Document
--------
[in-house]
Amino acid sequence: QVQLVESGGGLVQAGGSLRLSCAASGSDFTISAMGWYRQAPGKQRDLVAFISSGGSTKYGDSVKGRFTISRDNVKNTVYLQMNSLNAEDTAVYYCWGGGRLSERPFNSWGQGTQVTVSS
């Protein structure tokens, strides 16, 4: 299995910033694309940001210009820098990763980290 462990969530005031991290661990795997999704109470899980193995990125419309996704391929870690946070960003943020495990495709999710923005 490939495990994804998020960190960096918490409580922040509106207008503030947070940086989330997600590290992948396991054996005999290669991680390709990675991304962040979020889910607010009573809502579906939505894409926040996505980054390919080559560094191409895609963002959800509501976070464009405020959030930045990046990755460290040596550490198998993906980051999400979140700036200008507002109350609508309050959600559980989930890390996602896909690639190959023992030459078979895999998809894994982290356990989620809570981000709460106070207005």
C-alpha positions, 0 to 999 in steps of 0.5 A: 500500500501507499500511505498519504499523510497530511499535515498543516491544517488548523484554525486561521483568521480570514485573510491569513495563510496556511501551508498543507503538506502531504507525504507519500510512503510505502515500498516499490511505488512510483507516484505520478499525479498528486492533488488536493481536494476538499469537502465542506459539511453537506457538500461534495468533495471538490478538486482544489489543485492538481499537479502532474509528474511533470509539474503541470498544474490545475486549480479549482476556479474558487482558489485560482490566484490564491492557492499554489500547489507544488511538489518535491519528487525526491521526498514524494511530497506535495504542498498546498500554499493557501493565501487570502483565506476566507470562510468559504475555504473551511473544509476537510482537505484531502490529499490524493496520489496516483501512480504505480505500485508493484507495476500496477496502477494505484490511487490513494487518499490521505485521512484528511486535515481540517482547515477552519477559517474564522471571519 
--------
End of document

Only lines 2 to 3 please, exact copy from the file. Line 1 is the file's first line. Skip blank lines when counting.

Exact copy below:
Amino acid sequence: QVQLVESGGGLVQAGGSLRLSCAASGSDFTISAMGWYRQAPGKQRDLVAFISSGGSTKYGDSVKGRFTISRDNVKNTVYLQMNSLNAEDTAVYYCWGGGRLSERPFNSWGQGTQVTVSS
């Protein structure tokens, strides 16, 4: 299995910033694309940001210009820098990763980290 462990969530005031991290661990795997999704109470899980193995990125419309996704391929870690946070960003943020495990495709999710923005 490939495990994804998020960190960096918490409580922040509106207008503030947070940086989330997600590290992948396991054996005999290669991680390709990675991304962040979020889910607010009573809502579906939505894409926040996505980054390919080559560094191409895609963002959800509501976070464009405020959030930045990046990755460290040596550490198998993906980051999400979140700036200008507002109350609508309050959600559980989930890390996602896909690639190959023992030459078979895999998809894994982290356990989620809570981000709460106070207005």